Following a successful introduction to Tanu earlier this spring, Vancouver Aquarium’s youngest rescued sea otters – Rialto, Mak, and Kunik – recently expanded their social circle when they met Katmai, an almost five-year-old female otter who joined the Aquarium family in 2013.
“Katmai has always been interested in young sea otters and, while she is four years older than Rialto, Mak, and Kunik, she’s still really playful. We’ve been looking forward this introduction,” said Marine Mammal Curator Brian Sheehan. “Their first meet went well! As soon as Katmai entered the water, the young sea otters approached and all four otters began curiously sniffing one another. Things quickly progressed to playful wrestling as the otters energetically rolled and jumped and splashed about in their habitat. The youngest otter, Rialto, took a short break on the haul out but it wasn’t long until he got back in on the action.”
While Katmai has re-joined Tanu, the Aquarium’s marine mammal care team anticipate socializing the older and the younger sea otters more and more during the summer months.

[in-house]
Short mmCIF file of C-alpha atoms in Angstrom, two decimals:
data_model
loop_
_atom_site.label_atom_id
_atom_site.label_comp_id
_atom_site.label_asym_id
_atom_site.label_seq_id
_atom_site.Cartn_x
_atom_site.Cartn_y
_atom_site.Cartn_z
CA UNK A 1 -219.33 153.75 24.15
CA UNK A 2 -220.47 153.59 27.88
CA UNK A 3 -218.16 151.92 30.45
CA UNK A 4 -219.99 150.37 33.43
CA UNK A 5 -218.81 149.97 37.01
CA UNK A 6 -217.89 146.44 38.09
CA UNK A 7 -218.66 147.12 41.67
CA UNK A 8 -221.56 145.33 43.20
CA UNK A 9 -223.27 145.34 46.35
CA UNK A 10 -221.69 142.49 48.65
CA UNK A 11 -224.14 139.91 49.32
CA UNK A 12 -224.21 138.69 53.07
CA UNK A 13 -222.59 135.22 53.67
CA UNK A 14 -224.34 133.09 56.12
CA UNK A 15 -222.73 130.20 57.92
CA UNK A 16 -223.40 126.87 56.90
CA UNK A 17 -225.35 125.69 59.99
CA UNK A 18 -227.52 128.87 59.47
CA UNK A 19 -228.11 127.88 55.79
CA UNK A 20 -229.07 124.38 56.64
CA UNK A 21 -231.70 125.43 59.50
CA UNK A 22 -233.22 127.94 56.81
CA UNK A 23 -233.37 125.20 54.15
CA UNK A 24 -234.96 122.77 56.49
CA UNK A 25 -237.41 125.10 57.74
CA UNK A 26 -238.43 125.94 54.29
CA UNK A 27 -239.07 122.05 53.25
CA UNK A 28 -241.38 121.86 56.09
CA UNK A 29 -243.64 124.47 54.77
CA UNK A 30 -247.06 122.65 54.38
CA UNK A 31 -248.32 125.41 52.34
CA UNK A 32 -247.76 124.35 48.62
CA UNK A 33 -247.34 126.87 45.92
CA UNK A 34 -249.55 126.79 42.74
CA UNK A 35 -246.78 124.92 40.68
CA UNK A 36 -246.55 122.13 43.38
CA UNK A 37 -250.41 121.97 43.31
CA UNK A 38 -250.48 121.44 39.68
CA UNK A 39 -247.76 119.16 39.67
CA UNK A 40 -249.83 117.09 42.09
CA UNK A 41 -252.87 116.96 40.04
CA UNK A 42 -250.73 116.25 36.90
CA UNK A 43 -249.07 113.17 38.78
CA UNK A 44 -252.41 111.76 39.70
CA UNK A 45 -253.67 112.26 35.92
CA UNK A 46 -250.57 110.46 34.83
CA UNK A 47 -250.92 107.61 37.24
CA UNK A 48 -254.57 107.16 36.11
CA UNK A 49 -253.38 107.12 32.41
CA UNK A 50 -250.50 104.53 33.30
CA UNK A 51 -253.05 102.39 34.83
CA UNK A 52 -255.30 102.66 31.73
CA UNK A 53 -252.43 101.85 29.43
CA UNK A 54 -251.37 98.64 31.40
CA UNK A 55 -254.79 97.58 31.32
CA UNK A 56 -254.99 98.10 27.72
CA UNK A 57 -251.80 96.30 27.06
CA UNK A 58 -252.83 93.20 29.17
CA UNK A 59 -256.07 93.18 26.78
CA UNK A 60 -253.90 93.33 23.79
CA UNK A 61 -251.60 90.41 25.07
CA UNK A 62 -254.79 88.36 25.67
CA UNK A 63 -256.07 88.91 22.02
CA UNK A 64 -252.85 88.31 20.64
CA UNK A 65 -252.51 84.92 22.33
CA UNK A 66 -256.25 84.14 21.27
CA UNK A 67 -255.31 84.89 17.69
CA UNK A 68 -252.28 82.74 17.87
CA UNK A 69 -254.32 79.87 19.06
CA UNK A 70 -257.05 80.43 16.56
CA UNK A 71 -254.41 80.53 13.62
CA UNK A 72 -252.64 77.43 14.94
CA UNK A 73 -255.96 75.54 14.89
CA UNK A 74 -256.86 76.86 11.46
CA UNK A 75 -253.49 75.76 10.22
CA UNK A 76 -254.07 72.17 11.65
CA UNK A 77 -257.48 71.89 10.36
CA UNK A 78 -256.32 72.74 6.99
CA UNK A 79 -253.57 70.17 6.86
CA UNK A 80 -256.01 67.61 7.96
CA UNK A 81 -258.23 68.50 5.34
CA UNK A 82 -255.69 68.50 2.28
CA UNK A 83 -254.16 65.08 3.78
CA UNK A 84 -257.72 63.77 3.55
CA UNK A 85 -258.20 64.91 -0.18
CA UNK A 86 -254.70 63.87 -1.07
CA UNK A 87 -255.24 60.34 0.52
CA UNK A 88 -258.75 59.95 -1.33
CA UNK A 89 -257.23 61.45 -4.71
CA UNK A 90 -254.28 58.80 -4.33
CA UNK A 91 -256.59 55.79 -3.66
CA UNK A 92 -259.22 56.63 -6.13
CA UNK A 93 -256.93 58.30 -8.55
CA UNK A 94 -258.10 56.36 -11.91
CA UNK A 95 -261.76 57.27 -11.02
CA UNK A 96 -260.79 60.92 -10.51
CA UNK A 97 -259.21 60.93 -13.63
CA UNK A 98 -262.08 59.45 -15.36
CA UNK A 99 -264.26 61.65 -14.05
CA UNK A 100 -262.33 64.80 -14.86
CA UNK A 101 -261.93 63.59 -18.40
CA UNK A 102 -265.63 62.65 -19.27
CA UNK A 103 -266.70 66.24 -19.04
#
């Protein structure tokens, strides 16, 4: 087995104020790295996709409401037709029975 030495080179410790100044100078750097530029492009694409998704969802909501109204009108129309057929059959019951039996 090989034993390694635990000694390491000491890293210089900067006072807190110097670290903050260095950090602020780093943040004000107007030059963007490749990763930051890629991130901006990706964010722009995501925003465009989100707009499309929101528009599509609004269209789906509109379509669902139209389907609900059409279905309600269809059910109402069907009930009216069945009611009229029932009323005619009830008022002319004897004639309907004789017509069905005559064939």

Visitors to Vancouver Aquarium can get to know the sea otters and their rescue stories during daily sea otter talks at 11:30 a.m. and 1:30 p.m. and watch the sea otters in their habitat via the live Sea Otter Cam and the Underwater Otter Cam.
The Vancouver Aquarium Marine Mammal Rescue Centre, presented by the Port of Vancouver, is a hospital for sick, injured or orphaned marine mammals. The Rescue Centre rescues stranded marine mammals and rehabilitates them for release back into their natural habitat. At a time when more science is needed, not less, we ask that you share your support for our conservation work, and to keep Canada’s Marine Mammal Rescue Centre open and thriving. Share your support here.